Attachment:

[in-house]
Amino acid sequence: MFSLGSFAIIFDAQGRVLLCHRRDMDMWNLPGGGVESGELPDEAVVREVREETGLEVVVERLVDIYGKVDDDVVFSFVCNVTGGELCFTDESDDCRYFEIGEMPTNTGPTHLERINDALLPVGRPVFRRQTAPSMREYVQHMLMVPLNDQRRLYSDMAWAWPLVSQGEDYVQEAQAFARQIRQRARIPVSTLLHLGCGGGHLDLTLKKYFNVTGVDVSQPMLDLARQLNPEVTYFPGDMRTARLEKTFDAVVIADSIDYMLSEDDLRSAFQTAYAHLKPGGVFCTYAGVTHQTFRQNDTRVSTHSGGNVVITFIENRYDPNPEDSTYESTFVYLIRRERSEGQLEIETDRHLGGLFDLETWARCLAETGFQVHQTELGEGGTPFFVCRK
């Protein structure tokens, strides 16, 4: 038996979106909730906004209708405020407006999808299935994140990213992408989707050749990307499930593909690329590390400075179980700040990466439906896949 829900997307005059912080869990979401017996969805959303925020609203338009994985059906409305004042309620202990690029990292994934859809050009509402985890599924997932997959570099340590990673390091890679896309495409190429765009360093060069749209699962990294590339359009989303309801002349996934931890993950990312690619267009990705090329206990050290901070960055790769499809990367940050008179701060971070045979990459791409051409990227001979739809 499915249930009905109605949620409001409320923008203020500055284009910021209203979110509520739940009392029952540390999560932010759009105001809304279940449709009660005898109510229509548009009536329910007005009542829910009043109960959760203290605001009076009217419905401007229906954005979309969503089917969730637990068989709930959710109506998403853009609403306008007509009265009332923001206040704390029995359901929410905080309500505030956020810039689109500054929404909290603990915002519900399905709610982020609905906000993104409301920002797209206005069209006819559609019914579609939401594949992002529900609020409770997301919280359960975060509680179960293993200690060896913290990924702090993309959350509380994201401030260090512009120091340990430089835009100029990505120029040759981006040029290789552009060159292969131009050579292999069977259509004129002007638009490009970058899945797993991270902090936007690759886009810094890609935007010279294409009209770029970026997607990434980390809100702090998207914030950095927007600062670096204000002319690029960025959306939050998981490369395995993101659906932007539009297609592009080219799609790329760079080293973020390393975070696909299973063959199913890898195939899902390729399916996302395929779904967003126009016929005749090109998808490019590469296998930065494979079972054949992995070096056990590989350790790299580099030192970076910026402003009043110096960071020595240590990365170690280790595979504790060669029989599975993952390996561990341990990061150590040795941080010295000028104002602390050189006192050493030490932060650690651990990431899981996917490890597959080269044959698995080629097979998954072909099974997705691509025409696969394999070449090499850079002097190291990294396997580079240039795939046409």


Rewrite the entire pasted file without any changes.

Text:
[in-house]
Amino acid sequence: MFSLGSFAIIFDAQGRVLLCHRRDMDMWNLPGGGVESGELPDEAVVREVREETGLEVVVERLVDIYGKVDDDVVFSFVCNVTGGELCFTDESDDCRYFEIGEMPTNTGPTHLERINDALLPVGRPVFRRQTAPSMREYVQHMLMVPLNDQRRLYSDMAWAWPLVSQGEDYVQEAQAFARQIRQRARIPVSTLLHLGCGGGHLDLTLKKYFNVTGVDVSQPMLDLARQLNPEVTYFPGDMRTARLEKTFDAVVIADSIDYMLSEDDLRSAFQTAYAHLKPGGVFCTYAGVTHQTFRQNDTRVSTHSGGNVVITFIENRYDPNPEDSTYESTFVYLIRRERSEGQLEIETDRHLGGLFDLETWARCLAETGFQVHQTELGEGGTPFFVCRK
């Protein structure tokens, strides 16, 4: 038996979106909730906004209708405020407006999808299935994140990213992408989707050749990307499930593909690329590390400075179980700040990466439906896949 829900997307005059912080869990979401017996969805959303925020609203338009994985059906409305004042309620202990690029990292994934859809050009509402985890599924997932997959570099340590990673390091890679896309495409190429765009360093060069749209699962990294590339359009989303309801002349996934931890993950990312690619267009990705090329206990050290901070960055790769499809990367940050008179701060971070045979990459791409051409990227001979739809 499915249930009905109605949620409001409320923008203020500055284009910021209203979110509520739940009392029952540390999560932010759009105001809304279940449709009660005898109510229509548009009536329910007005009542829910009043109960959760203290605001009076009217419905401007229906954005979309969503089917969730637990068989709930959710109506998403853009609403306008007509009265009332923001206040704390029995359901929410905080309500505030956020810039689109500054929404909290603990915002519900399905709610982020609905906000993104409301920002797209206005069209006819559609019914579609939401594949992002529900609020409770997301919280359960975060509680179960293993200690060896913290990924702090993309959350509380994201401030260090512009120091340990430089835009100029990505120029040759981006040029290789552009060159292969131009050579292999069977259509004129002007638009490009970058899945797993991270902090936007690759886009810094890609935007010279294409009209770029970026997607990434980390809100702090998207914030950095927007600062670096204000002319690029960025959306939050998981490369395995993101659906932007539009297609592009080219799609790329760079080293973020390393975070696909299973063959199913890898195939899902390729399916996302395929779904967003126009016929005749090109998808490019590469296998930065494979079972054949992995070096056990590989350790790299580099030192970076910026402003009043110096960071020595240590990365170690280790595979504790060669029989599975993952390996561990341990990061150590040795941080010295000028104002602390050189006192050493030490932060650690651990990431899981996917490890597959080269044959698995080629097979998954072909099974997705691509025409696969394999070449090499850079002097190291990294396997580079240039795939046409």